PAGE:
Helmet Head 

Skate park opened without city helmet ordinance.

When the new city skate park opened in November, a list of park rules was posted at the entry gate. High on that list is a rule requiring skaters to wear a helmet.

But at that time, there was no city ordinance requiring skaters to wear helmets. In fact, rule number one is, "Skate at your own risk."

Opening without any helmet laws in place wasn't the intention of the city, however. The Memphis City Council was already working on such an ordinance before the skate park opened, but since the park was completed ahead of schedule, the ordinance wasn't ready by opening day.

"Frankly, the skate park was done a lot sooner than we expected. The contract went through December," said Parks Services director Cindy Buchanan. "We moved forward with the helmet ordinance, and darn if the skate park didn't get ready before the ordinance was finished."

The Memphis City Council was expected to vote on Tuesday on the third and final reading of an ordinance requiring helmets for anyone using the skate park with a skateboard, bicycle, or inline skates. The results of that vote weren't available at press time, but the ordinance was expected to pass.

Skater William Faulhaber, 12, found out the hard way on November 18th that, despite the lack of a city helmet law at that time, at least one Memphis police officer was taking those posted park rules very seriously.

In a video posted on memphisflyer.com, Memphis police officer Otto Kiehl is shown walking William to his squad car in cuffs, as he says, "I will be arresting every time I come by. I will be arresting somebody, whoever is not wearing a helmet."

Although the officer said he'd be "arresting," William was not taken to jail. The officer put him in a squad car and drove him home, but he was given a juvenile summons and must appear in court for criminal trespassing.

According to the summons, Kiehl says he made an announcement on his PA system advising "that it is illegal to use this facility without a helmet." It doesn't say what time that announcement was made, but Kiehl does state that he came back 15 minutes later to make another announcement, and nearly all skaters not wearing helmets had stopped skating, except for William.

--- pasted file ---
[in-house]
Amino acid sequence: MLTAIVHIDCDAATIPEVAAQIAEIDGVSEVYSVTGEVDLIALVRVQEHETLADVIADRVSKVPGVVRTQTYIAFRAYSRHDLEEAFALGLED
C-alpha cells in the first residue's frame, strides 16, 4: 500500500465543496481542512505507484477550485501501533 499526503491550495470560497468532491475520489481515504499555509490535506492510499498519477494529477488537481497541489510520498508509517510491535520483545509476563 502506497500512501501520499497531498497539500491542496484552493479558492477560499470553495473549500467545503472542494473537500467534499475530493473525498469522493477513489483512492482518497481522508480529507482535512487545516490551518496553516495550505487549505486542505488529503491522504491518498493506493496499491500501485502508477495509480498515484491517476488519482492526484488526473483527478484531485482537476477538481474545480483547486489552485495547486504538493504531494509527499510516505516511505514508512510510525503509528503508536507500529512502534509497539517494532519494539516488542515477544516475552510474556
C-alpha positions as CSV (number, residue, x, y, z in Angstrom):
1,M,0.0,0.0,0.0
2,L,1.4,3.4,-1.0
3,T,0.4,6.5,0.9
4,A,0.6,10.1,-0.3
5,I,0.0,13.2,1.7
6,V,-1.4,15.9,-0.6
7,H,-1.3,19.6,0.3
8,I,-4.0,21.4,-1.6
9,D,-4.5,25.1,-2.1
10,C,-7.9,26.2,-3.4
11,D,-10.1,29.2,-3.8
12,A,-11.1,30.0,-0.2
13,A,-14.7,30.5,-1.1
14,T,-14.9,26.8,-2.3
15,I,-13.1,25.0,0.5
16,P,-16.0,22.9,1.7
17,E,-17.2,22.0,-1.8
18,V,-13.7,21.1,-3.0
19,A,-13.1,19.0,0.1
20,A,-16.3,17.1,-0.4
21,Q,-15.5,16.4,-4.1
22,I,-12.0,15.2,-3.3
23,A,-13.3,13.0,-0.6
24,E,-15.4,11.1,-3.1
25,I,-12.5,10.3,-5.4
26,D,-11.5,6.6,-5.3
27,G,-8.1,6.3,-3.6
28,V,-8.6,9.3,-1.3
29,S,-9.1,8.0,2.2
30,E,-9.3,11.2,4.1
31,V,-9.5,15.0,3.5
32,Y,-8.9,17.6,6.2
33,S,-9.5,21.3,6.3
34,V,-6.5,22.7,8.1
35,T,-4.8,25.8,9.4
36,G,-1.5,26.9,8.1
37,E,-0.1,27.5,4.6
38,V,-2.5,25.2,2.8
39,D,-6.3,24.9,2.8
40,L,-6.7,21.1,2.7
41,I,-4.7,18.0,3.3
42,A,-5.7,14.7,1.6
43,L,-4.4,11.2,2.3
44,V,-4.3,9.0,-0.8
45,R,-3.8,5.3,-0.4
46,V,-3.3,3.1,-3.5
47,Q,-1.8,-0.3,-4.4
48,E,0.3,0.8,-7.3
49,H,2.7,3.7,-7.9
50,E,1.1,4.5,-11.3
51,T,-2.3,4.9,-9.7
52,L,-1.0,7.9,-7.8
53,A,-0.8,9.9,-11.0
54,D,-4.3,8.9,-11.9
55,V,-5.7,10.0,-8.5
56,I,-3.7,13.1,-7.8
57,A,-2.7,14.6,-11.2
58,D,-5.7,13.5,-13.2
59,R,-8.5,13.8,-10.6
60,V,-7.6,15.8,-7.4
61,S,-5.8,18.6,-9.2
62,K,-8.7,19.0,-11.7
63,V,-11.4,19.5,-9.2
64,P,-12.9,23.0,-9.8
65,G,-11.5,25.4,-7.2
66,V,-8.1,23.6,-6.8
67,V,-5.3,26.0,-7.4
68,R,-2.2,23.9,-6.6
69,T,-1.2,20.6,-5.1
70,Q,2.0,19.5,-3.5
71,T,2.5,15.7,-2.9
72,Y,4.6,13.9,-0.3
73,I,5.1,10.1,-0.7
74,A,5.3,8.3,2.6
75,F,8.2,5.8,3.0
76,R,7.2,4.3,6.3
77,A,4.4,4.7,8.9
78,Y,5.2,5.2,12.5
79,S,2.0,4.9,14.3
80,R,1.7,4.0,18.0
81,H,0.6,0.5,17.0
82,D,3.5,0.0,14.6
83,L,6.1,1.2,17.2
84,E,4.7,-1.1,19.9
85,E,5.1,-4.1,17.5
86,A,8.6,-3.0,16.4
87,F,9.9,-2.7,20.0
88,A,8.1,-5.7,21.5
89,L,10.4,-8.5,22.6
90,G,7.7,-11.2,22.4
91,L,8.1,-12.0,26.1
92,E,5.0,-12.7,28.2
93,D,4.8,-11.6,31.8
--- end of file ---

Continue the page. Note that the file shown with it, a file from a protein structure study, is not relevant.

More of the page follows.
However, William's father said his son never heard an announcement. He believes William may have been dropped off at the park after the first warning was made.

"It didn't occur to me until later that William couldn't have been there for the warning," Hans Faulhaber said. "He didn't know anything about that."

Officer Kiehl was willing to share his side of the story, but the MPD's administration would not allow the officer to speak with the media.

William didn't have a helmet with him because he'd forgotten it at home, Hans said. And although his father agrees with the park's helmet rule, he thinks the officer went too far.

"I don't disagree that helmets should be worn. Helmets are a good thing. They protect you from skull fractures. But I disagree with the way this went down," Hans said. "I'm sure the cop carries a cell phone. Why didn't he just call me and have me come to the park?"

Even the proposed city ordinance doesn't go so far as to call for arresting violators. The language states that anyone caught not wearing a helmet at the skate park can be fined $50, but the court system may dismiss the charges for first-time offenders.

Aaron Shafer of Skatelife Memphis hopes skaters will take safety seriously. If they follow the rules, Shafer said the city will be encouraged to build more skate parks.

"Skaters need to see the big picture," Shafer said. "We've been given a half-million-dollar skate park. Wearing a helmet is a show of gratitude."

"We're very excited to have a skate park, but we also know that you have to take safety precautions because skateboarding is not a risk-free sport. People are always trying new things and taking risks," Buchanan said. "We just want [skaters] to have fun and be as safe as they possibly can."


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